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Stadium Authority seeks to keep fans' ticket deposits


Next week, the Maryland Stadium Authority will ask its most die-hard football fans, who plunked down millions of dollars in deposits for premium seats, to keep their money on deposit.

Baltimore fans put down more than $8 million in deposits on 100 sky boxes and 7,500 club seats during a two-month test campaign in 1993.

The drive was part of a NFL-designed competition to rate the finalists for two expansion franchises awarded in 1993.

The Stadium Authority has several times returned the money and asked fans to send it back if they want to remain on account. The most recent renewal expires today.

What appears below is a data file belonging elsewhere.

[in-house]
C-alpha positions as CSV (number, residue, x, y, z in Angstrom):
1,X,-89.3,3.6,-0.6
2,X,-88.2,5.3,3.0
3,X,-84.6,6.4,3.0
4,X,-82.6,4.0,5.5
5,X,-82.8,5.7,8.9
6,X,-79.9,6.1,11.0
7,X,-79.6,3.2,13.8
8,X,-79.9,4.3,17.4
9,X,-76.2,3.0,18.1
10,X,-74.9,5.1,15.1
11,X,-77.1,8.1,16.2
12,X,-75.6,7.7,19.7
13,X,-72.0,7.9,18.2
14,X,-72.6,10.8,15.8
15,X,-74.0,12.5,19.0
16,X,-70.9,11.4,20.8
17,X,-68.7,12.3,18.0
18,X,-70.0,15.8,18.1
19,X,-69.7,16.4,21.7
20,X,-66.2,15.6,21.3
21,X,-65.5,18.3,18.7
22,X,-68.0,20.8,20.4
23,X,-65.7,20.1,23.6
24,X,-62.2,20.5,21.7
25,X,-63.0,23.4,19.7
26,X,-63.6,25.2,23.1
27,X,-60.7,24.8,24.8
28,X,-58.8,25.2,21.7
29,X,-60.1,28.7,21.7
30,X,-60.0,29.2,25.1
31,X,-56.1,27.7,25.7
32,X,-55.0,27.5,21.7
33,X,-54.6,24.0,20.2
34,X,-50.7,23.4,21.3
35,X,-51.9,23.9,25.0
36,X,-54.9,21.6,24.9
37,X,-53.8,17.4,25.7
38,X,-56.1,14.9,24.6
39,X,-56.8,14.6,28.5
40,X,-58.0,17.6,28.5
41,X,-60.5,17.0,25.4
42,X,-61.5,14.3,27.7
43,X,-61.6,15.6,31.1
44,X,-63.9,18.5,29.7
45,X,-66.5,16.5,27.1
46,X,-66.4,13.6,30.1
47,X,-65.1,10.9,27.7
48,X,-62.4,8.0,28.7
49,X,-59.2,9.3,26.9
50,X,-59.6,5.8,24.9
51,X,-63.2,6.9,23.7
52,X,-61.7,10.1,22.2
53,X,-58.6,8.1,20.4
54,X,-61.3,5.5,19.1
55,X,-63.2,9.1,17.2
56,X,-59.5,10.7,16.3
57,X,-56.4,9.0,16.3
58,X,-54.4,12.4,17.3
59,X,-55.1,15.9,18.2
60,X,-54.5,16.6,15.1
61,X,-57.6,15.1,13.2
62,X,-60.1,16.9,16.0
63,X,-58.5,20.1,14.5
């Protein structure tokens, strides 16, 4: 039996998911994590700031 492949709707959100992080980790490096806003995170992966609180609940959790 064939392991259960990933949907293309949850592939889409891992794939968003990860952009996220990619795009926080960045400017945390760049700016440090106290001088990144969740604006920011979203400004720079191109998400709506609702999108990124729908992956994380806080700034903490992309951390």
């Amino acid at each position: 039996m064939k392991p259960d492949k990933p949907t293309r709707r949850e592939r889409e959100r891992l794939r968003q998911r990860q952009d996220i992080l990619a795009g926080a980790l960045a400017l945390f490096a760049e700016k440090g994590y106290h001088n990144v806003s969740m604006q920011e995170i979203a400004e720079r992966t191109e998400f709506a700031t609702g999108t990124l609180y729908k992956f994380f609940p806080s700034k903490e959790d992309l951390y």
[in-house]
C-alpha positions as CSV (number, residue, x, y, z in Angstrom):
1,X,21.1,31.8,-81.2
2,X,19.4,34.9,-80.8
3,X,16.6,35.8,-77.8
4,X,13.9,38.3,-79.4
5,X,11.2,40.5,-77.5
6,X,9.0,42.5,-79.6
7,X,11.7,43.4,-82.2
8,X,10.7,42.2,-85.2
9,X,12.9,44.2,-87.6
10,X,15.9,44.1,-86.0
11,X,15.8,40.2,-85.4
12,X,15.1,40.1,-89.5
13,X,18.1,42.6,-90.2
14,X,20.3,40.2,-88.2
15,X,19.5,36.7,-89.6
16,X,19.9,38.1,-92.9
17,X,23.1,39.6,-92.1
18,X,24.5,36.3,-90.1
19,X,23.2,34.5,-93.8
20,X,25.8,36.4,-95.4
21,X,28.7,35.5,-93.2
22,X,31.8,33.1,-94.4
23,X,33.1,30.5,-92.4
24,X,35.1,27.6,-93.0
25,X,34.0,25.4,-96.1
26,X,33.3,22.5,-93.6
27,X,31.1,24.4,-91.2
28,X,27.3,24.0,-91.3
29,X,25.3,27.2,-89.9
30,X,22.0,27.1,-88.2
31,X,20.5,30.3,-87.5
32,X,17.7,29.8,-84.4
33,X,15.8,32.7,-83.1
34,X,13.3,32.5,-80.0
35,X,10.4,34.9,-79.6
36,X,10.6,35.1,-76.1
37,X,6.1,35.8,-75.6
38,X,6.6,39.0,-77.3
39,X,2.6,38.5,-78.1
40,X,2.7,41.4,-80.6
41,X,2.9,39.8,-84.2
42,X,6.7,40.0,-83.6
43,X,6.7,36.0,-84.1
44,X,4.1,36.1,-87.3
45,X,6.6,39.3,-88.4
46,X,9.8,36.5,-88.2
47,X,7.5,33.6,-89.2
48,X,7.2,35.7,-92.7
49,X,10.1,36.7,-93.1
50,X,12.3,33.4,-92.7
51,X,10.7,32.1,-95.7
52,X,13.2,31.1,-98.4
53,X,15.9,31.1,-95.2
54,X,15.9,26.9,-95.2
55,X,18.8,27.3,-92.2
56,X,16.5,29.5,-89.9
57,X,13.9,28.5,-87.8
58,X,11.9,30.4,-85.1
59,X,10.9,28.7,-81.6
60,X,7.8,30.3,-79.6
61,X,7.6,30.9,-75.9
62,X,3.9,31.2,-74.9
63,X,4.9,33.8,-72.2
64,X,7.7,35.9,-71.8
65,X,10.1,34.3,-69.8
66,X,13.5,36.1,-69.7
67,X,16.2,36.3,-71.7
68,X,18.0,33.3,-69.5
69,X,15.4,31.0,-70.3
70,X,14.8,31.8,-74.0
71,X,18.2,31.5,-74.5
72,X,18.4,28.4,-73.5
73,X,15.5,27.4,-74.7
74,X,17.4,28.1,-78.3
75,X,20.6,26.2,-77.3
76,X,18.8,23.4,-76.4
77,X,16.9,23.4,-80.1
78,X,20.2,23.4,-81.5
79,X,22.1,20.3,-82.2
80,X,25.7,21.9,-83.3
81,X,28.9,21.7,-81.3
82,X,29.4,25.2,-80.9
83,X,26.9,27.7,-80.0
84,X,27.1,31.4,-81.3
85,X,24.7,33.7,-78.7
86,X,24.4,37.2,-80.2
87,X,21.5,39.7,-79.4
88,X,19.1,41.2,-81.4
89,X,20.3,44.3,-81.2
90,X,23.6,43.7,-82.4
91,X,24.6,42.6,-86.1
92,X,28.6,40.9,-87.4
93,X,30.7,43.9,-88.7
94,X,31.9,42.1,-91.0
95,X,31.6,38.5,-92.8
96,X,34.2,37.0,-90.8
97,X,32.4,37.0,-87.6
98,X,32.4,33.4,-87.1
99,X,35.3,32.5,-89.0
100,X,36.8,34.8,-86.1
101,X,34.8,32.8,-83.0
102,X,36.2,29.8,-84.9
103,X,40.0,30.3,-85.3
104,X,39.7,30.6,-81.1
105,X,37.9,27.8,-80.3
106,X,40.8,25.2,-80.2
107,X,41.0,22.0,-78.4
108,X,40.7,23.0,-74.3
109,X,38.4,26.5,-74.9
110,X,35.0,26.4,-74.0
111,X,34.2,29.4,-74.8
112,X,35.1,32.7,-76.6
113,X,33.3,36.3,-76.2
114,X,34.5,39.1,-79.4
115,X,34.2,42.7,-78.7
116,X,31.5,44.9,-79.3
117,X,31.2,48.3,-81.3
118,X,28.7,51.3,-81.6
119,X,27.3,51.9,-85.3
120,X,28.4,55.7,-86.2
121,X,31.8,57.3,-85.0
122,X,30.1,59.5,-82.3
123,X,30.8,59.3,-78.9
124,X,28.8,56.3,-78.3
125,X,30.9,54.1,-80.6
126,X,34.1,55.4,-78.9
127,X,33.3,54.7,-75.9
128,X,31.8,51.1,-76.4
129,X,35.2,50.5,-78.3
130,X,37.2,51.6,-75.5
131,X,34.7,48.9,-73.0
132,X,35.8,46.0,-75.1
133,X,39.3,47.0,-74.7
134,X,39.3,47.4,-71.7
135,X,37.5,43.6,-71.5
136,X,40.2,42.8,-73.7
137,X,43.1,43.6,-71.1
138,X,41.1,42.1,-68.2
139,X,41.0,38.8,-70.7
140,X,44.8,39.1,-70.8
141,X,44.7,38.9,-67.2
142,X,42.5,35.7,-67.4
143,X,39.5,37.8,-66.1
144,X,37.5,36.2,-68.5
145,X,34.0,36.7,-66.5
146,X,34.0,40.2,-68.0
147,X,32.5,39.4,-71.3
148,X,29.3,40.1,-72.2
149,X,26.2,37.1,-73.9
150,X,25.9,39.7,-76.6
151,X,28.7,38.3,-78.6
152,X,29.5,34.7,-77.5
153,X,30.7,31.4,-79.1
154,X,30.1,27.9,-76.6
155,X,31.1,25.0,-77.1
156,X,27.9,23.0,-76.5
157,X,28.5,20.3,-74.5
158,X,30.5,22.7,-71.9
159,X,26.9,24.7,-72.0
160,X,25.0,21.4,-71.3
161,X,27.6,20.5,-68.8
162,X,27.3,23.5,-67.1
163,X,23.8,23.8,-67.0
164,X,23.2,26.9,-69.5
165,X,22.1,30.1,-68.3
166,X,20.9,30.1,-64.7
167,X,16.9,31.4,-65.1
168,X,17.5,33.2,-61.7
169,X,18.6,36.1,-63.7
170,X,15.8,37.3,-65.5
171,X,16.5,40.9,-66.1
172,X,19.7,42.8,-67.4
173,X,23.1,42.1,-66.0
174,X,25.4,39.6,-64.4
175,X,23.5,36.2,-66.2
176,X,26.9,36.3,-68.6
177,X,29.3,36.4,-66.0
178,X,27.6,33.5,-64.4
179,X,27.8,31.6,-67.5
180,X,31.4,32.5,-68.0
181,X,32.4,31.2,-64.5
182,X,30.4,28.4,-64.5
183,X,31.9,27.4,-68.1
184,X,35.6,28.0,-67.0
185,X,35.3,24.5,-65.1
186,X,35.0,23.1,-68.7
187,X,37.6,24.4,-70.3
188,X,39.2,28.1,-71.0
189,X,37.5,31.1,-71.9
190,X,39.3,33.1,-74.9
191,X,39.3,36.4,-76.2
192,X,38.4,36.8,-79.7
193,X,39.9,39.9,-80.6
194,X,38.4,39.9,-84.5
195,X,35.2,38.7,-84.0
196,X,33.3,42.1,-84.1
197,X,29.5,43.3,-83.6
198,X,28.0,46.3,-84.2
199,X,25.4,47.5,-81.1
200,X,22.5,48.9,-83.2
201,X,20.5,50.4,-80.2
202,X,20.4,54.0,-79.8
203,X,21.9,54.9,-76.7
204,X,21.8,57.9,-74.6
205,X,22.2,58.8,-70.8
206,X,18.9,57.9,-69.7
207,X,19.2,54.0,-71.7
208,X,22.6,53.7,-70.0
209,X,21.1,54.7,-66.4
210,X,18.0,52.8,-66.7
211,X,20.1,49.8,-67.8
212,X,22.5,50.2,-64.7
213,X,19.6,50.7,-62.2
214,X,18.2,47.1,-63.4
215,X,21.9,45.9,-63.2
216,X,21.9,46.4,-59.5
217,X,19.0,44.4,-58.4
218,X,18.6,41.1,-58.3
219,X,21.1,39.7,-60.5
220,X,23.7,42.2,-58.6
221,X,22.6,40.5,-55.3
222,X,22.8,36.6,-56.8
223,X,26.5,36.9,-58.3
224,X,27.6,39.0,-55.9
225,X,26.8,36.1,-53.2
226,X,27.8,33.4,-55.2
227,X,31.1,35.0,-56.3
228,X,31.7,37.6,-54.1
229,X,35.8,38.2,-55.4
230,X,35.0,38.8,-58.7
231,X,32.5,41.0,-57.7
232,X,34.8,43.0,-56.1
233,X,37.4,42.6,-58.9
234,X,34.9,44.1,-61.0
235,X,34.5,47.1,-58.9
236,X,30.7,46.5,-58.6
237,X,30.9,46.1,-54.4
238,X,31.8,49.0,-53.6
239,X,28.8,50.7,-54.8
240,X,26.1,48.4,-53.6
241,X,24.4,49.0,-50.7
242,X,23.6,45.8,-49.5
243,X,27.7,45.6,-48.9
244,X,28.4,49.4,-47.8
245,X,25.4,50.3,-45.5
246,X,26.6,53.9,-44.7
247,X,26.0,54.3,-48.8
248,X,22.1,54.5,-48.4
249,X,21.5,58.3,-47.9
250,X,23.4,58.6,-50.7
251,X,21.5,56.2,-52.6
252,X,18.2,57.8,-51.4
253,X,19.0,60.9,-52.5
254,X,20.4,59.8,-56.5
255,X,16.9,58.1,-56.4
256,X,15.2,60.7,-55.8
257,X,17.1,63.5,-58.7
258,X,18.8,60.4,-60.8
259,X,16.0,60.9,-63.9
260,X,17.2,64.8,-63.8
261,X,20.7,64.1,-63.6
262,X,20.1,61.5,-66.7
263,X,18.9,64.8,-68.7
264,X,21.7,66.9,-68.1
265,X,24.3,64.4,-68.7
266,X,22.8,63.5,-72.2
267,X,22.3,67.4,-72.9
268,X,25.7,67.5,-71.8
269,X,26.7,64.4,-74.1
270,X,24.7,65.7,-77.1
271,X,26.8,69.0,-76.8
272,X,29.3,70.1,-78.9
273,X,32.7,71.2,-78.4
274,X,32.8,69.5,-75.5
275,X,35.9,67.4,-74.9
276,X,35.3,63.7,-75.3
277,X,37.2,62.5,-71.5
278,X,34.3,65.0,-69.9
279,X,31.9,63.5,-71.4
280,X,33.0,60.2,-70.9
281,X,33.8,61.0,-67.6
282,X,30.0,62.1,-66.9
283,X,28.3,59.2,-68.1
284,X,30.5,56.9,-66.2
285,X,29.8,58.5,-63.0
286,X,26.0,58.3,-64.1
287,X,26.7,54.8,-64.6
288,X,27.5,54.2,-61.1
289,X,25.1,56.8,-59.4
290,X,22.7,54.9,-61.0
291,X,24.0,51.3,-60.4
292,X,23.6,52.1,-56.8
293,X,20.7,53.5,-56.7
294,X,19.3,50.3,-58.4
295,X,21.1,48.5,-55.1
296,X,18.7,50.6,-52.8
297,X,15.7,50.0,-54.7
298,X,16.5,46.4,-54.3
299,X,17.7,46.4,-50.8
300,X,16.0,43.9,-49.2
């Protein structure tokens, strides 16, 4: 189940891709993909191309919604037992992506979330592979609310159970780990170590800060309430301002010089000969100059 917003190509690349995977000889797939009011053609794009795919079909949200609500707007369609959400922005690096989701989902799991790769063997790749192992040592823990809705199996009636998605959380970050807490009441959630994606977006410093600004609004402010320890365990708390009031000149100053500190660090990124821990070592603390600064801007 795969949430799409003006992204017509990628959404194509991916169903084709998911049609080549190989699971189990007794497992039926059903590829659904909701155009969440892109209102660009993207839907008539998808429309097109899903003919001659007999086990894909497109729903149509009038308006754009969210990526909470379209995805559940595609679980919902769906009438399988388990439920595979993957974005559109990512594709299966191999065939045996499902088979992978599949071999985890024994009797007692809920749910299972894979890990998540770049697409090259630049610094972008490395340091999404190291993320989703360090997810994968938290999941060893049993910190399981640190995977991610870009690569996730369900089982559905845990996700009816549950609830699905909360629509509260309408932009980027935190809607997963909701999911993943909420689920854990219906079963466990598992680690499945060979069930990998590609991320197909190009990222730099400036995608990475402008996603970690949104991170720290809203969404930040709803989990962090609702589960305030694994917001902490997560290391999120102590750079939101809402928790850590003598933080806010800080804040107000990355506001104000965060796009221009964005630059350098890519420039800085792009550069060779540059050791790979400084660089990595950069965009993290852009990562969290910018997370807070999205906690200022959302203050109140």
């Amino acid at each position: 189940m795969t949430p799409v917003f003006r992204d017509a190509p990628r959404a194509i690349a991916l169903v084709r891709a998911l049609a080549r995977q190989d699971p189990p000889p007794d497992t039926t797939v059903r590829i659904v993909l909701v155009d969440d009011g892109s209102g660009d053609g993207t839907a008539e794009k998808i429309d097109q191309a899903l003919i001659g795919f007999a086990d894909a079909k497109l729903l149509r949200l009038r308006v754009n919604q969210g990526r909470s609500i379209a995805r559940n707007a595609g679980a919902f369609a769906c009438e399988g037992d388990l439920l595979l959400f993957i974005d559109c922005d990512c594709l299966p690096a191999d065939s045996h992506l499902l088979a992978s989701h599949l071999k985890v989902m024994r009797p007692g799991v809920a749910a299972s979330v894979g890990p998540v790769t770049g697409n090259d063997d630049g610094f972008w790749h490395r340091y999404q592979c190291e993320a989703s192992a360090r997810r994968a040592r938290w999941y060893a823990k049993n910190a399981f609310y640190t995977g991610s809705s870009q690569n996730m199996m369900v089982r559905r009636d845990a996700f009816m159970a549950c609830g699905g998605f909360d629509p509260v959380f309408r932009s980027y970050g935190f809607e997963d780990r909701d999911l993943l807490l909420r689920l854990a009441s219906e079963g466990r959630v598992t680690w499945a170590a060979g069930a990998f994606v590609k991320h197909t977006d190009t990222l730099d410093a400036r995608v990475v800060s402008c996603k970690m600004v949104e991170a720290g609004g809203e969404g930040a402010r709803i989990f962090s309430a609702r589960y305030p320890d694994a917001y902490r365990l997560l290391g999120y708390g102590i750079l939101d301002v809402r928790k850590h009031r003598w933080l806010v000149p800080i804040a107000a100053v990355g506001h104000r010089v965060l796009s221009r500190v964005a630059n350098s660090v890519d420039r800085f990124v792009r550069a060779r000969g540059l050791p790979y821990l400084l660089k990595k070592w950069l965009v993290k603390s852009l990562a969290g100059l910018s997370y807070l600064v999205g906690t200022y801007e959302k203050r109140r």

Only a few million dollars of the deposits remain in the interest-bearing escrow accounts. Fans making the deposits were promised seats in the new stadium, which won't be built unless a team commits to moving here.

Stadium Authority chairman John Moag said he decided to renew the program because it represents a lucrative incentive to teams considering moving here.

"It's an important marketing tool, and I don't think we're through with football yet," Moag said.

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